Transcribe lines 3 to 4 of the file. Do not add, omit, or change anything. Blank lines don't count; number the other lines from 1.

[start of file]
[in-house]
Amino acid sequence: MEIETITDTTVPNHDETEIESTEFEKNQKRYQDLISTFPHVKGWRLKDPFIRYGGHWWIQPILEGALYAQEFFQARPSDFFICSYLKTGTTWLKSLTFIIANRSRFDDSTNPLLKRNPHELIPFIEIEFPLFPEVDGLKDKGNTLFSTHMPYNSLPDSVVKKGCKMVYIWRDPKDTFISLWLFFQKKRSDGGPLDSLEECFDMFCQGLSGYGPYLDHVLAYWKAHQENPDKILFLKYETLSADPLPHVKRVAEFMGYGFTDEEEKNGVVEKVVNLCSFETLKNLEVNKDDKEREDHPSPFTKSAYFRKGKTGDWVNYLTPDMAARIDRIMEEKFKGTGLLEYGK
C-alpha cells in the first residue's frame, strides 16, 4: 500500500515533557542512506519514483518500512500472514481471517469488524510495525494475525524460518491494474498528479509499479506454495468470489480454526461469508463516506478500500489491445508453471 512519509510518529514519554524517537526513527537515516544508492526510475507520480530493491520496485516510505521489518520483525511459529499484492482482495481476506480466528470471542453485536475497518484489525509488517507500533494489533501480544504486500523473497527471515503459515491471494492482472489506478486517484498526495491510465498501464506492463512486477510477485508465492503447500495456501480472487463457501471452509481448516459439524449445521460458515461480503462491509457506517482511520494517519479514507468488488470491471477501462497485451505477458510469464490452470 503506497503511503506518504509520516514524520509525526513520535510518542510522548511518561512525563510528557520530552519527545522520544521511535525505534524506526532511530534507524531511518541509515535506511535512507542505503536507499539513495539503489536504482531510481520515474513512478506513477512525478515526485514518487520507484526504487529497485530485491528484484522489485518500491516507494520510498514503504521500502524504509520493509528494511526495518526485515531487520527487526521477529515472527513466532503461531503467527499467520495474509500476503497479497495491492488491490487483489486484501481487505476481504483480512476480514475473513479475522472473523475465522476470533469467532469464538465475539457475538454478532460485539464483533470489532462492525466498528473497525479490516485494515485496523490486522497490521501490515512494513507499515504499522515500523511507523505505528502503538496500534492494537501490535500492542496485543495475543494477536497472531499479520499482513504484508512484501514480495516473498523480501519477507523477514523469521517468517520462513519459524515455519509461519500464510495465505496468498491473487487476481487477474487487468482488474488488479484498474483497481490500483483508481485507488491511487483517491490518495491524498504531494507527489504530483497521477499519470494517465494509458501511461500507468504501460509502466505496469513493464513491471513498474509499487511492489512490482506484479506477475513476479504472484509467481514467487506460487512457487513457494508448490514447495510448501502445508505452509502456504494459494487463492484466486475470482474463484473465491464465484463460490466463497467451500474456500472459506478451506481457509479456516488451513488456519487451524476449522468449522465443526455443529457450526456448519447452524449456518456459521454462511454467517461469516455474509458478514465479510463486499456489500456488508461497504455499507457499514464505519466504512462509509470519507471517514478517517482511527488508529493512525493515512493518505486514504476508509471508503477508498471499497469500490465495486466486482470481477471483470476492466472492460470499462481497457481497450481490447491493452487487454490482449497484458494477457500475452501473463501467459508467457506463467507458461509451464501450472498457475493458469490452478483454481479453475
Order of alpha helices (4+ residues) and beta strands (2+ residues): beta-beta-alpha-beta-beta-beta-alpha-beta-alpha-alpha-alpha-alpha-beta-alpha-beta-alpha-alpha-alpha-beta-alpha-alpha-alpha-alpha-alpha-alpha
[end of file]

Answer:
C-alpha cells in the first residue's frame, strides 16, 4: 500500500515533557542512506519514483518500512500472514481471517469488524510495525494475525524460518491494474498528479509499479506454495468470489480454526461469508463516506478500500489491445508453471 512519509510518529514519554524517537526513527537515516544508492526510475507520480530493491520496485516510505521489518520483525511459529499484492482482495481476506480466528470471542453485536475497518484489525509488517507500533494489533501480544504486500523473497527471515503459515491471494492482472489506478486517484498526495491510465498501464506492463512486477510477485508465492503447500495456501480472487463457501471452509481448516459439524449445521460458515461480503462491509457506517482511520494517519479514507468488488470491471477501462497485451505477458510469464490452470 503506497503511503506518504509520516514524520509525526513520535510518542510522548511518561512525563510528557520530552519527545522520544521511535525505534524506526532511530534507524531511518541509515535506511535512507542505503536507499539513495539503489536504482531510481520515474513512478506513477512525478515526485514518487520507484526504487529497485530485491528484484522489485518500491516507494520510498514503504521500502524504509520493509528494511526495518526485515531487520527487526521477529515472527513466532503461531503467527499467520495474509500476503497479497495491492488491490487483489486484501481487505476481504483480512476480514475473513479475522472473523475465522476470533469467532469464538465475539457475538454478532460485539464483533470489532462492525466498528473497525479490516485494515485496523490486522497490521501490515512494513507499515504499522515500523511507523505505528502503538496500534492494537501490535500492542496485543495475543494477536497472531499479520499482513504484508512484501514480495516473498523480501519477507523477514523469521517468517520462513519459524515455519509461519500464510495465505496468498491473487487476481487477474487487468482488474488488479484498474483497481490500483483508481485507488491511487483517491490518495491524498504531494507527489504530483497521477499519470494517465494509458501511461500507468504501460509502466505496469513493464513491471513498474509499487511492489512490482506484479506477475513476479504472484509467481514467487506460487512457487513457494508448490514447495510448501502445508505452509502456504494459494487463492484466486475470482474463484473465491464465484463460490466463497467451500474456500472459506478451506481457509479456516488451513488456519487451524476449522468449522465443526455443529457450526456448519447452524449456518456459521454462511454467517461469516455474509458478514465479510463486499456489500456488508461497504455499507457499514464505519466504512462509509470519507471517514478517517482511527488508529493512525493515512493518505486514504476508509471508503477508498471499497469500490465495486466486482470481477471483470476492466472492460470499462481497457481497450481490447491493452487487454490482449497484458494477457500475452501473463501467459508467457506463467507458461509451464501450472498457475493458469490452478483454481479453475
Order of alpha helices (4+ residues) and beta strands (2+ residues): beta-beta-alpha-beta-beta-beta-alpha-beta-alpha-alpha-alpha-alpha-beta-alpha-beta-alpha-alpha-alpha-beta-alpha-alpha-alpha-alpha-alpha-alpha